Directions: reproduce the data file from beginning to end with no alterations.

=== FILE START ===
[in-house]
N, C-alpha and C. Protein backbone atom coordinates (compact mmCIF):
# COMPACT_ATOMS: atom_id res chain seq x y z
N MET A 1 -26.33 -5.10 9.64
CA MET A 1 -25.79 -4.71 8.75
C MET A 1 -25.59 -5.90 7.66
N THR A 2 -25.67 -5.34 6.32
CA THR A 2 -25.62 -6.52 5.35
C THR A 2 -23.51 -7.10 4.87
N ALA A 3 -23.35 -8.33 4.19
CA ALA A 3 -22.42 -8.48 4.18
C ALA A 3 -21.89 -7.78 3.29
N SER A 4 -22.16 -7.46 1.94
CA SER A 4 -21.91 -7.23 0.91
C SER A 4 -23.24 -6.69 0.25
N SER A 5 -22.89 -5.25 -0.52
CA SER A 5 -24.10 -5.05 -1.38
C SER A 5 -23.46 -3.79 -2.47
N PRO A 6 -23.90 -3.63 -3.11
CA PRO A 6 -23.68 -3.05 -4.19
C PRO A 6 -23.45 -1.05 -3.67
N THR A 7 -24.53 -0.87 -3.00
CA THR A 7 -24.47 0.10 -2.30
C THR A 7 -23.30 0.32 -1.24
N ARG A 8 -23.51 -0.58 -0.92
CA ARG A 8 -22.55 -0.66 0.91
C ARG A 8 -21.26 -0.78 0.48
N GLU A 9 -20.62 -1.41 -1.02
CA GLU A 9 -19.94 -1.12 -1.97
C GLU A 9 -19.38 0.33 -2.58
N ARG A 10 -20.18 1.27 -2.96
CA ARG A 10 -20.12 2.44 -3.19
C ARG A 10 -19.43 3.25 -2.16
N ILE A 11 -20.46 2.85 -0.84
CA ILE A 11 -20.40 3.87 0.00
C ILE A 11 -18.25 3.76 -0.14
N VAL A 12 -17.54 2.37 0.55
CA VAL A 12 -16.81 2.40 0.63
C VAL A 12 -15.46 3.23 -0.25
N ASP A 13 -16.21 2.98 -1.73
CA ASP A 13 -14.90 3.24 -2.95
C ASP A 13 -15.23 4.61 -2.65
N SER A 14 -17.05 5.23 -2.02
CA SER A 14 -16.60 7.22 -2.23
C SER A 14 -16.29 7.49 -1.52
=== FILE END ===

[in-house]
N, C-alpha and C. Protein backbone atom coordinates (compact mmCIF):
# COMPACT_ATOMS: atom_id res chain seq x y z
N MET A 1 -26.33 -5.10 9.64
CA MET A 1 -25.79 -4.71 8.75
C MET A 1 -25.59 -5.90 7.66
N THR A 2 -25.67 -5.34 6.32
CA THR A 2 -25.62 -6.52 5.35
C THR A 2 -23.51 -7.10 4.87
N ALA A 3 -23.35 -8.33 4.19
CA ALA A 3 -22.42 -8.48 4.18
C ALA A 3 -21.89 -7.78 3.29
N SER A 4 -22.16 -7.46 1.94
CA SER A 4 -21.91 -7.23 0.91
C SER A 4 -23.24 -6.69 0.25
N SER A 5 -22.89 -5.25 -0.52
CA SER A 5 -24.10 -5.05 -1.38
C SER A 5 -23.46 -3.79 -2.47
N PRO A 6 -23.90 -3.63 -3.11
CA PRO A 6 -23.68 -3.05 -4.19
C PRO A 6 -23.45 -1.05 -3.67
N THR A 7 -24.53 -0.87 -3.00
CA THR A 7 -24.47 0.10 -2.30
C THR A 7 -23.30 0.32 -1.24
N ARG A 8 -23.51 -0.58 -0.92
CA ARG A 8 -22.55 -0.66 0.91
C ARG A 8 -21.26 -0.78 0.48
N GLU A 9 -20.62 -1.41 -1.02
CA GLU A 9 -19.94 -1.12 -1.97
C GLU A 9 -19.38 0.33 -2.58
N ARG A 10 -20.18 1.27 -2.96
CA ARG A 10 -20.12 2.44 -3.19
C ARG A 10 -19.43 3.25 -2.16
N ILE A 11 -20.46 2.85 -0.84
CA ILE A 11 -20.40 3.87 0.00
C ILE A 11 -18.25 3.76 -0.14
N VAL A 12 -17.54 2.37 0.55
CA VAL A 12 -16.81 2.40 0.63
C VAL A 12 -15.46 3.23 -0.25
N ASP A 13 -16.21 2.98 -1.73
CA ASP A 13 -14.90 3.24 -2.95
C ASP A 13 -15.23 4.61 -2.65
N SER A 14 -17.05 5.23 -2.02
CA SER A 14 -16.60 7.22 -2.23
C SER A 14 -16.29 7.49 -1.52